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Russian capital markets: Climate change

Russia’s underdeveloped capital markets are on track for much-needed modernization. However an arcane legal system and entrenched attitudes could yet put a brake on the pace of reform. Lucy Fitzgeorge-Parker reports.

WHEN RUSSIAN PRESIDENT Dmitry Medvedev announced on March 30 that ministers would have to step down from the boards of state-controlled companies within four months, it prompted a flurry of speculation. Was it part of the purported power struggle between Medvedev and his mentor, Vladimir Putin, ahead of next year’s presidential election? Was Medvedev flexing his political muscle by replacing key Putin ally Igor Sechin – the first to quit – as chairman of Rosneft? Or was the guiding hand in fact Putin’s, punishing his associate for embroiling him in the BP-Rosneft debacle?

Few paid any attention to Medvedev’s claim that the move was intended to improve the investment climate. Given the perennial disconnect between rhetoric and reality in Russia, such scepticism is unsurprising – yet there are signs that, for once, the cynics might be wrong. Over the past 12 months, the regime’s public commitment to appeasing investor demands may have wavered – depending on who was speaking and who was listening – but its actions appear to demonstrate a genuine appetite for reform.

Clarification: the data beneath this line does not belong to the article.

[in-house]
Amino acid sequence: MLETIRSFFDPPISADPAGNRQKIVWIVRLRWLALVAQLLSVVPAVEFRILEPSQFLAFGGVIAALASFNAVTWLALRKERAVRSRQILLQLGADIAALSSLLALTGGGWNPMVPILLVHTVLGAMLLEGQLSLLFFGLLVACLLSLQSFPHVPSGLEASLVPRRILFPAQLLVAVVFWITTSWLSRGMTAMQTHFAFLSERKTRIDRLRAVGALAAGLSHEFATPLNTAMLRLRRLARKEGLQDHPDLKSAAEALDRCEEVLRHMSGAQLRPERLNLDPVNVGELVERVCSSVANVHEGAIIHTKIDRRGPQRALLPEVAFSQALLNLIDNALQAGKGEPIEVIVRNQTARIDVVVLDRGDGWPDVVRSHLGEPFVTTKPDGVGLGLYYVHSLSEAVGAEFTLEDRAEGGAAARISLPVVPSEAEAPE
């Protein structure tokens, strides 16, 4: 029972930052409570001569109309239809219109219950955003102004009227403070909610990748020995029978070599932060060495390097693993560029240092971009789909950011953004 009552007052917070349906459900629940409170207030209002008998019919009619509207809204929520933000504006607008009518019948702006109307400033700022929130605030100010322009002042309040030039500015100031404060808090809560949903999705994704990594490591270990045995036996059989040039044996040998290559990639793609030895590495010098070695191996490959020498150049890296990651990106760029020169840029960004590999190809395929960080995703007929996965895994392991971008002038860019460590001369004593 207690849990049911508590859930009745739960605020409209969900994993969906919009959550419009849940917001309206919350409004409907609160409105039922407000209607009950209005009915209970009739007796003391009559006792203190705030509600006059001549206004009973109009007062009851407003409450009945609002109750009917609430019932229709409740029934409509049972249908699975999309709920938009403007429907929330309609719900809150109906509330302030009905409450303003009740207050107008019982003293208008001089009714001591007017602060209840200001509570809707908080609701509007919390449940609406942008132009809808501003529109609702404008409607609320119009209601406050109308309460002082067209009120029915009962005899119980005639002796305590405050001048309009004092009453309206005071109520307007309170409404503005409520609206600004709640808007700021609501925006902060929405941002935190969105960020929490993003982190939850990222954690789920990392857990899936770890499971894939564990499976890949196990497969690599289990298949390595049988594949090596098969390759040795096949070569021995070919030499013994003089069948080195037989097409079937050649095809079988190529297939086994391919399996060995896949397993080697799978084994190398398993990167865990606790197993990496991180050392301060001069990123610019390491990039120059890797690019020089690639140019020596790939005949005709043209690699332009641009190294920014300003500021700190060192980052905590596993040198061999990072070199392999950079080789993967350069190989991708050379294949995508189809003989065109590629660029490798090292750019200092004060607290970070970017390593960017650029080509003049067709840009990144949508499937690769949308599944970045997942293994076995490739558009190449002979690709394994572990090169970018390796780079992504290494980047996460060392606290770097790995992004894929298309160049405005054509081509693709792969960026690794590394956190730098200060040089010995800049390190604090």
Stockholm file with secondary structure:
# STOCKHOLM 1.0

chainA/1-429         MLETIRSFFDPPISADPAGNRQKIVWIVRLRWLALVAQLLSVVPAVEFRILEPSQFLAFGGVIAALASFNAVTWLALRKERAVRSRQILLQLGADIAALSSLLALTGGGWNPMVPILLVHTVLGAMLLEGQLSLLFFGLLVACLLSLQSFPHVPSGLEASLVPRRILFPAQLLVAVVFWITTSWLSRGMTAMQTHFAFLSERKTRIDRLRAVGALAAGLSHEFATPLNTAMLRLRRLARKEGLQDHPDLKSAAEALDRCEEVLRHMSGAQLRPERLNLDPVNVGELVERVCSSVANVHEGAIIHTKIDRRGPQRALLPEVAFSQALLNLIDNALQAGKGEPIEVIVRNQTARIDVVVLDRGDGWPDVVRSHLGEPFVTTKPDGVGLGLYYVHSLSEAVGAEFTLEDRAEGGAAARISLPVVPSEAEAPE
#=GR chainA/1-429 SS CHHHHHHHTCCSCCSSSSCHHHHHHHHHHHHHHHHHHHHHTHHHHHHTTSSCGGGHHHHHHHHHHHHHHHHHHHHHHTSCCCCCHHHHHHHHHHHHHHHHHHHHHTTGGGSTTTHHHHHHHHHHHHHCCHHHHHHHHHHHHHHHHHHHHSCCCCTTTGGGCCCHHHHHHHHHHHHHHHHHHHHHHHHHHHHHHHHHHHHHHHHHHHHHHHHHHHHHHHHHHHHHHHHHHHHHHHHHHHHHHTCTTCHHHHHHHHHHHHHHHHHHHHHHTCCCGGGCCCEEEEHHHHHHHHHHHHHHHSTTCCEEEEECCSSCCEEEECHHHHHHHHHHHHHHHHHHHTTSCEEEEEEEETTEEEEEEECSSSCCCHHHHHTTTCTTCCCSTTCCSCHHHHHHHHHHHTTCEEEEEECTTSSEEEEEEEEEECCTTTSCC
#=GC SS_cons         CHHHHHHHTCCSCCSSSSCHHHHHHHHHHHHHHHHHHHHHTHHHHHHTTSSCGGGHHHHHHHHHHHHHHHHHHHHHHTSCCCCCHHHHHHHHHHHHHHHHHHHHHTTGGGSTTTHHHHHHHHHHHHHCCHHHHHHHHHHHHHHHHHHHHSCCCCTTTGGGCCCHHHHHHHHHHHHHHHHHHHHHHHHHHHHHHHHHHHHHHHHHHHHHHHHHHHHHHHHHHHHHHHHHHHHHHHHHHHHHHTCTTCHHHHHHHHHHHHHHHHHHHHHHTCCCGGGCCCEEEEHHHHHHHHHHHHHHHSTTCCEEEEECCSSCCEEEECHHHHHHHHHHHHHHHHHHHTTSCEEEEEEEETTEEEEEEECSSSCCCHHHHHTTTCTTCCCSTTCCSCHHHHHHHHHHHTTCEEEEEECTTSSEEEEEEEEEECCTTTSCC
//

The detente between politicians and the international business community began last spring, when Medvedev revived a project – first mooted in 2008 but shelved following the financial crisis – to transform Moscow into an international financial centre, and recruited a cadre of high-profile bankers for a working group tasked with devising a list of essential reforms.

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